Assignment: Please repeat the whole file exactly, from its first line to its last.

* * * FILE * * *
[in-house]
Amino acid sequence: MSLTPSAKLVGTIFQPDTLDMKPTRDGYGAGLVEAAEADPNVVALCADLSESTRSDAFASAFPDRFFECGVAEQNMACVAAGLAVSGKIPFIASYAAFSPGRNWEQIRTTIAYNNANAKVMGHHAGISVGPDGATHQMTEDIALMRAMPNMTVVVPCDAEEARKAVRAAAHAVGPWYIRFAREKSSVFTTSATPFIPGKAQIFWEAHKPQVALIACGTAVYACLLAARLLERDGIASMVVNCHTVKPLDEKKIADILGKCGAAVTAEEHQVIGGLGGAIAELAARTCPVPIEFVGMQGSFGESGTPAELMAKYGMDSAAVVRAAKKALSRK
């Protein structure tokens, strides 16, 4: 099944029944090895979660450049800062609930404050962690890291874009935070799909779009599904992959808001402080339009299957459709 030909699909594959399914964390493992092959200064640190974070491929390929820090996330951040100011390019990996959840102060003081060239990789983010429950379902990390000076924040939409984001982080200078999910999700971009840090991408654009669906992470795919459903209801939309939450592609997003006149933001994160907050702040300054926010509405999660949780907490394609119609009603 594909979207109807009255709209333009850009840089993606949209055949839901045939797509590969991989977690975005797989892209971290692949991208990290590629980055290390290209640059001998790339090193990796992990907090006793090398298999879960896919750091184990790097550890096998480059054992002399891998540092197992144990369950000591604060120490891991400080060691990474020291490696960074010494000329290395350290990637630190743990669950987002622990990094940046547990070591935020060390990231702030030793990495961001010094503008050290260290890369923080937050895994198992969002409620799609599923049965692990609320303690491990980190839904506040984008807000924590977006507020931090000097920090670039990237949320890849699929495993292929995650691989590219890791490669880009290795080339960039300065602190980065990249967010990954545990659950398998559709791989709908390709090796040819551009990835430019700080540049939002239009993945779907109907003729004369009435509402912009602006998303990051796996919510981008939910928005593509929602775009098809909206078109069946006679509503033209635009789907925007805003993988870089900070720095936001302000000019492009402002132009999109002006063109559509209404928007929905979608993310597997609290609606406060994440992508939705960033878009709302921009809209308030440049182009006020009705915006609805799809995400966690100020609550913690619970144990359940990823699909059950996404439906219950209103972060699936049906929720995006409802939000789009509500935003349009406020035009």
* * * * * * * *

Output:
[in-house]
Amino acid sequence: MSLTPSAKLVGTIFQPDTLDMKPTRDGYGAGLVEAAEADPNVVALCADLSESTRSDAFASAFPDRFFECGVAEQNMACVAAGLAVSGKIPFIASYAAFSPGRNWEQIRTTIAYNNANAKVMGHHAGISVGPDGATHQMTEDIALMRAMPNMTVVVPCDAEEARKAVRAAAHAVGPWYIRFAREKSSVFTTSATPFIPGKAQIFWEAHKPQVALIACGTAVYACLLAARLLERDGIASMVVNCHTVKPLDEKKIADILGKCGAAVTAEEHQVIGGLGGAIAELAARTCPVPIEFVGMQGSFGESGTPAELMAKYGMDSAAVVRAAKKALSRK
């Protein structure tokens, strides 16, 4: 099944029944090895979660450049800062609930404050962690890291874009935070799909779009599904992959808001402080339009299957459709 030909699909594959399914964390493992092959200064640190974070491929390929820090996330951040100011390019990996959840102060003081060239990789983010429950379902990390000076924040939409984001982080200078999910999700971009840090991408654009669906992470795919459903209801939309939450592609997003006149933001994160907050702040300054926010509405999660949780907490394609119609009603 594909979207109807009255709209333009850009840089993606949209055949839901045939797509590969991989977690975005797989892209971290692949991208990290590629980055290390290209640059001998790339090193990796992990907090006793090398298999879960896919750091184990790097550890096998480059054992002399891998540092197992144990369950000591604060120490891991400080060691990474020291490696960074010494000329290395350290990637630190743990669950987002622990990094940046547990070591935020060390990231702030030793990495961001010094503008050290260290890369923080937050895994198992969002409620799609599923049965692990609320303690491990980190839904506040984008807000924590977006507020931090000097920090670039990237949320890849699929495993292929995650691989590219890791490669880009290795080339960039300065602190980065990249967010990954545990659950398998559709791989709908390709090796040819551009990835430019700080540049939002239009993945779907109907003729004369009435509402912009602006998303990051796996919510981008939910928005593509929602775009098809909206078109069946006679509503033209635009789907925007805003993988870089900070720095936001302000000019492009402002132009999109002006063109559509209404928007929905979608993310597997609290609606406060994440992508939705960033878009709302921009809209308030440049182009006020009705915006609805799809995400966690100020609550913690619970144990359940990823699909059950996404439906219950209103972060699936049906929720995006409802939000789009509500935003349009406020035009």